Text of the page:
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Kashmir (Situation)

Volume 443: debated on Thursday 30 October 1947

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(by Private Notice) asked the Secretary of State for Commonwealth Relations whether he has any statement to make on the situation in Kashmir, and the relations of the Dominions of India and Pakistan?

According to the information I have received, some 2,000 armed raiders entered Kashmir, on or about the 22nd October; they took the Jhelum Valley road leading to Srinagar. It is alleged that they came in reprisal for attacks on Moslems in some parts of Kashmir reported by refugees. On 26th October, the Maharajah appealed to the Government of India for help, and asked for leave to accede to that Dominion. On 27th October His Highness was informed by the Governor General of India that his accession was accepted, subject to a reference to the people of Kashmir, when law and order had been restored. He was also informed that the Indian Government had decided to send Indian Army troops to assist in defence of the territory and people of Kashmir. I am not informed as to the exact strength or composition of the Indian forces which have in fact been sent to Kashmir.

There were about 325 British nationals in Kashmir when these events began: 200 of them elected to leave, and aircraft in accordance with arrangements which had been made were sent yesterday, 29th October, to bring them out. I trust that this operation has been successfully concluded. On 28th October the two Governments agreed that a conference should be held in Lahore, to which the Governors-General and the Prime Ministers of the two Dominions should be the delegates. Unfortunately, owing to the illness of Mr. Nehru, the conference had to be post- poned; it is now hoped that it may meet on Saturday. I cannot disguise from the House that the conference, when it meets, will have grave and urgent problems to resolve; I am sure that it is only by frank consultation at the highest level that a solution can be found. My right hon. Friend, the Prime Minister, has urged this on the Governments of India and Pakistan, and I am glad to say that both of them appear to share his view. Of course, responsibility in the matter rests with the Governments of the two Dominions and as the conference is, as we hope, about to meet, I think it would be better for me not to comment on the questions with which it will be called upon to deal. I am sure that the House will endorse the Government's earnest hope that the counsels of statesmanship and wisdom may prevail.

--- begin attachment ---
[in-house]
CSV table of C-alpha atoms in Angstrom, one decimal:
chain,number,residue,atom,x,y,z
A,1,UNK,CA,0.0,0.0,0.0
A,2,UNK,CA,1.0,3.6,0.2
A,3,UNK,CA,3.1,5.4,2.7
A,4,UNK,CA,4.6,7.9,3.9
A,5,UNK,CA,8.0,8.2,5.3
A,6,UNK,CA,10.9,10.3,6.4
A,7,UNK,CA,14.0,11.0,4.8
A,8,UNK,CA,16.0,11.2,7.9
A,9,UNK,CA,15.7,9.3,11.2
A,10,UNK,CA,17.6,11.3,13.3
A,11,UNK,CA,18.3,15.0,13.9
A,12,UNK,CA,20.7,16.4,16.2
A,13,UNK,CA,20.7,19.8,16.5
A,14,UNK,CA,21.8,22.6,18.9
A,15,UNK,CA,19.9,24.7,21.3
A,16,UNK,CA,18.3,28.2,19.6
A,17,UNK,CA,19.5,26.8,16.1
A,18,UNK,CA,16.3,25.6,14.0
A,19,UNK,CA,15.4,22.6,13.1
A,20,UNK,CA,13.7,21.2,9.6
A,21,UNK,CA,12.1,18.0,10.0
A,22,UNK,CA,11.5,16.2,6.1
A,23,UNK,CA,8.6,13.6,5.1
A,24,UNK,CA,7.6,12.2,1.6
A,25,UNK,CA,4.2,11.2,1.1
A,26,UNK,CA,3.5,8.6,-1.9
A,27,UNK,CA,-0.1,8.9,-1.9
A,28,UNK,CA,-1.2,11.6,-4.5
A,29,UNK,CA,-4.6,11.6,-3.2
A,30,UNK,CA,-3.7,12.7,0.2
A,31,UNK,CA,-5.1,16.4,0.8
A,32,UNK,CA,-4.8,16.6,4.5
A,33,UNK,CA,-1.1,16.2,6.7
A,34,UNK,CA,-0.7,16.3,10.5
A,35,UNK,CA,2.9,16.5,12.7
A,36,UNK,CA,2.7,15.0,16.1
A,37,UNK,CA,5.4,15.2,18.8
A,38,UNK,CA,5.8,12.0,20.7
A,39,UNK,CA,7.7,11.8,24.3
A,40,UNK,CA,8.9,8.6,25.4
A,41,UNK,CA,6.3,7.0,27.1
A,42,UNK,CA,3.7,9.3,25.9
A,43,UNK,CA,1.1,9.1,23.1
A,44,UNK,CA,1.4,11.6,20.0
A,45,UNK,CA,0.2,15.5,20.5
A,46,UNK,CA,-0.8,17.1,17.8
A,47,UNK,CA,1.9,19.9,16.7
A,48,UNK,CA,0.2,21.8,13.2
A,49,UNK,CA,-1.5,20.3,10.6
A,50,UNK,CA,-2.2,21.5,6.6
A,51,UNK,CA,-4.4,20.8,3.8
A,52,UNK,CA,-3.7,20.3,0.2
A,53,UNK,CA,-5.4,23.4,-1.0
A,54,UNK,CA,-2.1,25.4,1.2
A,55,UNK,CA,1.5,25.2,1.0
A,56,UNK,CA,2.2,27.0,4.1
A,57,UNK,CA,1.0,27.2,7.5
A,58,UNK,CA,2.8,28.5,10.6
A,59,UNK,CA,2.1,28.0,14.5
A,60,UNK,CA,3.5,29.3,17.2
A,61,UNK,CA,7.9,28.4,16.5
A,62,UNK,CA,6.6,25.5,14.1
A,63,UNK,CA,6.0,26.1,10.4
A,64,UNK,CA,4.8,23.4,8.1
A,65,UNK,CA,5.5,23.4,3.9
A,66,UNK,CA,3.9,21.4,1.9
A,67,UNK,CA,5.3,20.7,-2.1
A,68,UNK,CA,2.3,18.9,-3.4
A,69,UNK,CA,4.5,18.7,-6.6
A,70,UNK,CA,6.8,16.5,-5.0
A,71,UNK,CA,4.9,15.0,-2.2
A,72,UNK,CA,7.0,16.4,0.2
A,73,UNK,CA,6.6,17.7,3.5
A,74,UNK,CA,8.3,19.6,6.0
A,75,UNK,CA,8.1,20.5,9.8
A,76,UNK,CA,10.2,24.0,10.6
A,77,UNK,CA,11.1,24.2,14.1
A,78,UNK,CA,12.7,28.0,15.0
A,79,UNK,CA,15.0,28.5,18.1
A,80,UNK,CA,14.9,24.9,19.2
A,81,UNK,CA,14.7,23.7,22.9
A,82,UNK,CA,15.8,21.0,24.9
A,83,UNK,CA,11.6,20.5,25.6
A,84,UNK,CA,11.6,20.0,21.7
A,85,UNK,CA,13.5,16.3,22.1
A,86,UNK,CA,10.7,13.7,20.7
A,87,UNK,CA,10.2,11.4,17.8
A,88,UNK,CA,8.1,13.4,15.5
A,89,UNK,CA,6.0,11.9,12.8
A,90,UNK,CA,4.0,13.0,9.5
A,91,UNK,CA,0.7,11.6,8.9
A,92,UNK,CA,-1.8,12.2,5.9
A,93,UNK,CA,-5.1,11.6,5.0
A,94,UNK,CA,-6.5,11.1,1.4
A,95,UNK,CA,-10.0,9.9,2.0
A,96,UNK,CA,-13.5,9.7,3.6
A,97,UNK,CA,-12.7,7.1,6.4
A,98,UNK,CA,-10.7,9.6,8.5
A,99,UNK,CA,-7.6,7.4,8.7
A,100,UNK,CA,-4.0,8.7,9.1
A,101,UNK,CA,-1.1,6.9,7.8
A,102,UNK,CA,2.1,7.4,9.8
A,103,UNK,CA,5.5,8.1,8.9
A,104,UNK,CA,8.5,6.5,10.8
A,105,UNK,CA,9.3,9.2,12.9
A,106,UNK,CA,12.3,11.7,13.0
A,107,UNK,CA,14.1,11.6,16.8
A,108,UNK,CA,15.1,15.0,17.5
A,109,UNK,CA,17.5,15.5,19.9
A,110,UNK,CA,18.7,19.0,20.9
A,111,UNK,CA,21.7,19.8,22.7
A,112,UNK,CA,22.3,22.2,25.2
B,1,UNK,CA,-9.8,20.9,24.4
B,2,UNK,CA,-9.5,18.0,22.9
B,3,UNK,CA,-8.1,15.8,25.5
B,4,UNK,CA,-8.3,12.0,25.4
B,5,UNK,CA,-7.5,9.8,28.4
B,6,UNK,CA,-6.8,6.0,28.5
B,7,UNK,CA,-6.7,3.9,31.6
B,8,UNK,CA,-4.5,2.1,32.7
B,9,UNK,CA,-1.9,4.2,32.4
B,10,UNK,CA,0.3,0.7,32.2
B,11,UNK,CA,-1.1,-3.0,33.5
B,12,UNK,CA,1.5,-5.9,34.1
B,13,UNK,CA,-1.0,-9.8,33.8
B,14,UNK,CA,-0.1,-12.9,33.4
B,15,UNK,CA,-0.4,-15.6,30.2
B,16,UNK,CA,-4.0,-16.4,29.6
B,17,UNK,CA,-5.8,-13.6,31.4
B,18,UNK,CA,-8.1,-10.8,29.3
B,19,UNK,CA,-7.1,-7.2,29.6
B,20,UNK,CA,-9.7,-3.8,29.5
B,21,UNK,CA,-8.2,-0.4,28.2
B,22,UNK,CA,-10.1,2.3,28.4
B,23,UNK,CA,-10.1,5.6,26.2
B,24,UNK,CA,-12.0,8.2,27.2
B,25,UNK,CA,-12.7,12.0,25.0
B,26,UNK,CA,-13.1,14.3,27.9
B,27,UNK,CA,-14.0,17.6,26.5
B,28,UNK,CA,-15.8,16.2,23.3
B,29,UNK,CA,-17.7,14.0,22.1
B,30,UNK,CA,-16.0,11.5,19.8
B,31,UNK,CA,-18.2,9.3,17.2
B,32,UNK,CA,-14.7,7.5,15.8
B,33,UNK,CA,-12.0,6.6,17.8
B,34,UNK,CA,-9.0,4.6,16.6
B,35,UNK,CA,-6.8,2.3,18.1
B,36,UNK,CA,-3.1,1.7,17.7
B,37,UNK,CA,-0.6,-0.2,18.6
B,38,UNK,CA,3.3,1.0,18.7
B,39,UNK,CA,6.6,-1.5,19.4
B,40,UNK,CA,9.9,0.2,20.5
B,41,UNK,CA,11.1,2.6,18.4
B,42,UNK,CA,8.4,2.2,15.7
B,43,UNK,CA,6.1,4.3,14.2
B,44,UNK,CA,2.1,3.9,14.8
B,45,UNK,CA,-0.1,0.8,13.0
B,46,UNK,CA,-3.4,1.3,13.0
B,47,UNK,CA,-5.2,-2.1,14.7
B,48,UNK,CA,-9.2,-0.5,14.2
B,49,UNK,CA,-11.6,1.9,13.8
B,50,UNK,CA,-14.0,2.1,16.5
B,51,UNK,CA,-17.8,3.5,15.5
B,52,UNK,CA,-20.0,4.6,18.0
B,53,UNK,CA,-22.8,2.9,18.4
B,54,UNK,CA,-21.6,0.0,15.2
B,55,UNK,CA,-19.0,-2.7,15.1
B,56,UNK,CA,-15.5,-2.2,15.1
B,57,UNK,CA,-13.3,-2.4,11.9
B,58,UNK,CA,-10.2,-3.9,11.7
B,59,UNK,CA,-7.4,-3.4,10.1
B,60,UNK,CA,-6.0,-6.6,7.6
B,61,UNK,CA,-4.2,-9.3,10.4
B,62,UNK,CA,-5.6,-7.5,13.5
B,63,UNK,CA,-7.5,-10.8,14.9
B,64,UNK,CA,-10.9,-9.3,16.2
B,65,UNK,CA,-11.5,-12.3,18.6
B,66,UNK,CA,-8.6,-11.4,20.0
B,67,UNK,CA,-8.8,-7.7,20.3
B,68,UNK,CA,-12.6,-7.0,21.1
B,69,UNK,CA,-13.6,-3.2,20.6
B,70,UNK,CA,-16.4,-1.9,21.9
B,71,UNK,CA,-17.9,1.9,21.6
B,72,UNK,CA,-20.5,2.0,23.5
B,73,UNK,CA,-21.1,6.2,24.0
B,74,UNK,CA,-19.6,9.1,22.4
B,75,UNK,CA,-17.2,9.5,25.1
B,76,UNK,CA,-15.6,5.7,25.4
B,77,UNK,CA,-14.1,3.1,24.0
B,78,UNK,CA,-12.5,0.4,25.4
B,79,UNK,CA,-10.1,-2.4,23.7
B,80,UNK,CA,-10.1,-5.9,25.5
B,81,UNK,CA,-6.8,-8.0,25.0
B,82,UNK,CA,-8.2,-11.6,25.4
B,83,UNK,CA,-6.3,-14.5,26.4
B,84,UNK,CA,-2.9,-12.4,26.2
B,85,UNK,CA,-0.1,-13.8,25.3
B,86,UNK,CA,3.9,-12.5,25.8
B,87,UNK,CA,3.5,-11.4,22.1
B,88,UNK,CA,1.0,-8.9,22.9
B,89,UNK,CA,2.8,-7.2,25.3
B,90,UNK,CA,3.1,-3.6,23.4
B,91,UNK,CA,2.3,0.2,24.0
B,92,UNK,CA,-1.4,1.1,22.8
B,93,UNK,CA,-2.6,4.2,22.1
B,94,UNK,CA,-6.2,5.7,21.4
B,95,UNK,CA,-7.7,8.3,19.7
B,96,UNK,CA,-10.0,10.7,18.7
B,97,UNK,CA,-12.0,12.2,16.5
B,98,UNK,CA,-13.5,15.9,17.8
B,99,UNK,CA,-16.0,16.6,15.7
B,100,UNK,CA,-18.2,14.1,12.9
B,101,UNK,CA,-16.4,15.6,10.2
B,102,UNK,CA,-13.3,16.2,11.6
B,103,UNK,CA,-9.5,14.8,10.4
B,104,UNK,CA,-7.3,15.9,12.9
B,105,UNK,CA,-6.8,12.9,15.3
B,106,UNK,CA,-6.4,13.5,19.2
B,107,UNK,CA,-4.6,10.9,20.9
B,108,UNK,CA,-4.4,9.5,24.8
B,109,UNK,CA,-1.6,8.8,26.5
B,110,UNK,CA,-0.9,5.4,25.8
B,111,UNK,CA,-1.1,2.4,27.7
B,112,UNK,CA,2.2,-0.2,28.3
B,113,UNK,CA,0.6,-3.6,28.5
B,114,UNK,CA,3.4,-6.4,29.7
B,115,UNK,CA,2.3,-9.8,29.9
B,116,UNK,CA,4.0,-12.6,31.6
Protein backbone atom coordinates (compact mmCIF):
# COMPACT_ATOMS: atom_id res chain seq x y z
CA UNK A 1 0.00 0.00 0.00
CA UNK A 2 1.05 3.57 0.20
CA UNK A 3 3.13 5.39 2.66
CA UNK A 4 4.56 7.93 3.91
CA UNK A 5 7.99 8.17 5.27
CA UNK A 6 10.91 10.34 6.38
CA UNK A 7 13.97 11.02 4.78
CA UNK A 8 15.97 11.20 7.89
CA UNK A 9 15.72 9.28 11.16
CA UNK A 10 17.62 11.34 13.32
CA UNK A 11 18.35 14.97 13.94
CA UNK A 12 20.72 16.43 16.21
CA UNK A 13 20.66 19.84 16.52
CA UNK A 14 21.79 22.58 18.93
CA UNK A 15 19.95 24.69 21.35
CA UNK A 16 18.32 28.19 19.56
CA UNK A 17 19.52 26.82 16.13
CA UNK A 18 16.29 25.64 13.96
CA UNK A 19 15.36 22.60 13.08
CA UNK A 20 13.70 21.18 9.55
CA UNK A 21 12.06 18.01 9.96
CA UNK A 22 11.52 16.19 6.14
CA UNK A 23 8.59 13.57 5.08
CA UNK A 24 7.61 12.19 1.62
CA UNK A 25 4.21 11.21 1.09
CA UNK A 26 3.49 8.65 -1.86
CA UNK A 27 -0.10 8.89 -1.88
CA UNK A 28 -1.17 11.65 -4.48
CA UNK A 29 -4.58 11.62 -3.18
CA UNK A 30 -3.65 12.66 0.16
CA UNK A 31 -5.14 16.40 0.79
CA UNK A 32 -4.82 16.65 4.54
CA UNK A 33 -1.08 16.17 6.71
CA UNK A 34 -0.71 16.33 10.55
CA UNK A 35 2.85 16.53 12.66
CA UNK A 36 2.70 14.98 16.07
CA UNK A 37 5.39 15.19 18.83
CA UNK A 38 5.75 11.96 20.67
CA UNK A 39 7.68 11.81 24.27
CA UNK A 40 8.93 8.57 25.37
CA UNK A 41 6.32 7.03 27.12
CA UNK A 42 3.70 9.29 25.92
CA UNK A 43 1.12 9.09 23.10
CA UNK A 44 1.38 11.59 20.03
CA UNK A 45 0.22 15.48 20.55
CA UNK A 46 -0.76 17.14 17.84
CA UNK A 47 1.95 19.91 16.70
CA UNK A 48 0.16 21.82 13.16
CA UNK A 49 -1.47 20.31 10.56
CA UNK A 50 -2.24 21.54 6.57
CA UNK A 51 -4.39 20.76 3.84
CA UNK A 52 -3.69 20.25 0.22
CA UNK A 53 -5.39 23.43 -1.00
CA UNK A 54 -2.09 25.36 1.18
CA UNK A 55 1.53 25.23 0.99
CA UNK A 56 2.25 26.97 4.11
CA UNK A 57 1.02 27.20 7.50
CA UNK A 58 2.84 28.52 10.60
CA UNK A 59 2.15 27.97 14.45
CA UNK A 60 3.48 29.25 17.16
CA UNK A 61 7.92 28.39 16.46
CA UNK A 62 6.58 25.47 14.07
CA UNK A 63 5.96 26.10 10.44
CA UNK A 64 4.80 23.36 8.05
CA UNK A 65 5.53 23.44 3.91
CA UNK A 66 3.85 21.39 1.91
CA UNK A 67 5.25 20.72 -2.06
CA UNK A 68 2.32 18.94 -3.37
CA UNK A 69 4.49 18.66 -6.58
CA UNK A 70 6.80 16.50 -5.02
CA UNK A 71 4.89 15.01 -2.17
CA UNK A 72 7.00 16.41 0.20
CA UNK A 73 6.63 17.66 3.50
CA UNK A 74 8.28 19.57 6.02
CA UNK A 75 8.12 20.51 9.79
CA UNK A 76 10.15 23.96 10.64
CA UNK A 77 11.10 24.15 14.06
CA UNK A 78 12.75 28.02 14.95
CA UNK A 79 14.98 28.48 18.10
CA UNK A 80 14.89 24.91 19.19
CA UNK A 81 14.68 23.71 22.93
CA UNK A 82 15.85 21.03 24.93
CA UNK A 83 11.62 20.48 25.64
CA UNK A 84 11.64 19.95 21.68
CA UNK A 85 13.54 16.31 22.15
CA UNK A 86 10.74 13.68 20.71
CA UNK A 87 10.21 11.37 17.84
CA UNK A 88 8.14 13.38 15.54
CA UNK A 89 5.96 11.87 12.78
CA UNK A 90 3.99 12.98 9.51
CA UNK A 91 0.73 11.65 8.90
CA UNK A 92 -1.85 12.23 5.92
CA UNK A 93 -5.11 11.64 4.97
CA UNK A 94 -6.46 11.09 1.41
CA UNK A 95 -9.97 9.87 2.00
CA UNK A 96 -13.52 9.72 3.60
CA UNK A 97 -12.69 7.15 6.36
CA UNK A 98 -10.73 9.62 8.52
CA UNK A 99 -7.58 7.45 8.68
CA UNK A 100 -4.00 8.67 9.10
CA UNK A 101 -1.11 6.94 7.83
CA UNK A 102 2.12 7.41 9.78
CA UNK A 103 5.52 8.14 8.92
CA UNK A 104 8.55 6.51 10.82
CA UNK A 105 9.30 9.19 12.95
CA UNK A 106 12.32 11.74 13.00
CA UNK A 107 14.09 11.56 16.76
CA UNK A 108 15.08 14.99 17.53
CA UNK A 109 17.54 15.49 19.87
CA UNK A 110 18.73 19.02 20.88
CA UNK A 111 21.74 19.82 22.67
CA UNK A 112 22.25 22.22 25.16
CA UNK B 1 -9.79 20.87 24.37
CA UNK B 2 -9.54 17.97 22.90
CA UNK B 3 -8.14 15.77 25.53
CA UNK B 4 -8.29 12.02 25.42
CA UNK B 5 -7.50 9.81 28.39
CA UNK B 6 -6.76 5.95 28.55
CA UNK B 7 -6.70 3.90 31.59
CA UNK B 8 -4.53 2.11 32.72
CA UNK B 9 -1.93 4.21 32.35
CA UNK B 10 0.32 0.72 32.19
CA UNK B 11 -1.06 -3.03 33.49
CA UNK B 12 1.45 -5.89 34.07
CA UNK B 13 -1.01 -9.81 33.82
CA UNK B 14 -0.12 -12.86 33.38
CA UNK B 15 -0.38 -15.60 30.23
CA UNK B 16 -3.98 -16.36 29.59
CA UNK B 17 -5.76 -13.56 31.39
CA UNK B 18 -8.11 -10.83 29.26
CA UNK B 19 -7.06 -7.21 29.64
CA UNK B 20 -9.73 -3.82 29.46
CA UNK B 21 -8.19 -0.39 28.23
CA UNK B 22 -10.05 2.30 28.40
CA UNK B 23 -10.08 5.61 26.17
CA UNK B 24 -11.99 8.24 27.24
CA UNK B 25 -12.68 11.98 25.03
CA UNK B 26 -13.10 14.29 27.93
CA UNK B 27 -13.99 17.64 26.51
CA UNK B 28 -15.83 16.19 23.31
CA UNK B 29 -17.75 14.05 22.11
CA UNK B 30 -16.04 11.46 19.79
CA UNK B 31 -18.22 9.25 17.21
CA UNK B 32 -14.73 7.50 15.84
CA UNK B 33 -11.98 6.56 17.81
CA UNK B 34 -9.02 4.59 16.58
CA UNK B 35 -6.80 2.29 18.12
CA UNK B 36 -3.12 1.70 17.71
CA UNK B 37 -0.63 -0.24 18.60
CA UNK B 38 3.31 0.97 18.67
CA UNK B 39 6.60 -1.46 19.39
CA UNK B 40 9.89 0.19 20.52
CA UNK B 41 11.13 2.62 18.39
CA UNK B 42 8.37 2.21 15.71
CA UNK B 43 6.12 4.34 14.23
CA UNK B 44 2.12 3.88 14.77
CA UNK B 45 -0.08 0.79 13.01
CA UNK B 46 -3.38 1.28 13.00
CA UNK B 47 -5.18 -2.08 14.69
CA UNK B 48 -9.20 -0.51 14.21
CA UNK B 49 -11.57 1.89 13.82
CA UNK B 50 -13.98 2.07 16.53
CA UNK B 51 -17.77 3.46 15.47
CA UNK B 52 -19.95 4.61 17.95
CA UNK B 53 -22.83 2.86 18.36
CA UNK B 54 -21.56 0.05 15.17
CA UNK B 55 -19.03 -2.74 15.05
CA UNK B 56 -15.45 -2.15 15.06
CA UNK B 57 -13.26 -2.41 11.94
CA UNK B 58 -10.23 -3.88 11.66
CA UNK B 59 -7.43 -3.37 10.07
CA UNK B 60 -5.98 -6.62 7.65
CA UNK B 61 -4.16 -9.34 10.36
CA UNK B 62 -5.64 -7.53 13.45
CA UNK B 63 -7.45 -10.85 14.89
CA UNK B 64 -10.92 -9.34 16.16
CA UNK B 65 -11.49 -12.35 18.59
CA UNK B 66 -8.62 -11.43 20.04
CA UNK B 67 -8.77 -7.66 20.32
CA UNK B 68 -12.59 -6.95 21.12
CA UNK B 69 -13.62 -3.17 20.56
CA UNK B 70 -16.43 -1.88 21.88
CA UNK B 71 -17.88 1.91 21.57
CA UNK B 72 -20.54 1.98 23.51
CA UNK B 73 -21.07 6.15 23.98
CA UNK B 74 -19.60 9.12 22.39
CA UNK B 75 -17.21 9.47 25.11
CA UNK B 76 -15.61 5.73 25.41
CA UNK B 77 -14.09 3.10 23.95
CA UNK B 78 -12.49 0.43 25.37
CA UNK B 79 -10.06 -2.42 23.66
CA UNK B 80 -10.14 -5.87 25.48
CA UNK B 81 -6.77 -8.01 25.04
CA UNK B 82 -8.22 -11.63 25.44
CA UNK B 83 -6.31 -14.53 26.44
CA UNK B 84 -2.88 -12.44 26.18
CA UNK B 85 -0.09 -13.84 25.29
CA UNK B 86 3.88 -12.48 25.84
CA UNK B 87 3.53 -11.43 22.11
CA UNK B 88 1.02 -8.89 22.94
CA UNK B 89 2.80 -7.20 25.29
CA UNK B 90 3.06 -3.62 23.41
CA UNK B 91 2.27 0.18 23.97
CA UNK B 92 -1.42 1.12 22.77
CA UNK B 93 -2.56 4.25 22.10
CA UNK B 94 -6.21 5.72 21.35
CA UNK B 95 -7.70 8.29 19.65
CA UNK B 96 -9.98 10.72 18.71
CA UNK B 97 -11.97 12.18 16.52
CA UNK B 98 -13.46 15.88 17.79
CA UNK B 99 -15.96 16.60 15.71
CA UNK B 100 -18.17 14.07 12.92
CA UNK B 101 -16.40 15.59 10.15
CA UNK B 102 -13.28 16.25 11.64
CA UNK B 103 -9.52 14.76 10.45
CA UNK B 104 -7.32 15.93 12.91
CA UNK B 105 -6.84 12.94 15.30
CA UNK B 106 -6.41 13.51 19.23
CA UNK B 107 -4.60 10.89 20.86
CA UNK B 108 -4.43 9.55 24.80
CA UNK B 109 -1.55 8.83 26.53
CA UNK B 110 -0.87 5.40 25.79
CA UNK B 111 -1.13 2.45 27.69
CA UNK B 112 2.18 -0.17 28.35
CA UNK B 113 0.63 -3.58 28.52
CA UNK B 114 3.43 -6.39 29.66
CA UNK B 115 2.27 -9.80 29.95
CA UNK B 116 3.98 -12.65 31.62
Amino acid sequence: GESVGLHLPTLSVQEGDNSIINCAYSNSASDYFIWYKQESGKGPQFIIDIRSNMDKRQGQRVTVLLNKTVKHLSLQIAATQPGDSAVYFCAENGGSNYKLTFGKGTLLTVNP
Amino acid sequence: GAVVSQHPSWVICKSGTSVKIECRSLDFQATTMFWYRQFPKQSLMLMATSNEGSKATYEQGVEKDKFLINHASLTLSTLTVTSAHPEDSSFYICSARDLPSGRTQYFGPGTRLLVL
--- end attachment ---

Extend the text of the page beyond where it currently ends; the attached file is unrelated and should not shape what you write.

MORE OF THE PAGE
While not disputing the closing words of the right hon. Gentleman's reply, can we have his assurance that British officers will not be employed in combatant capacities on either side in this dispute?

Yes, Sir. I can give the right hon. Gentleman that assurance without reserve.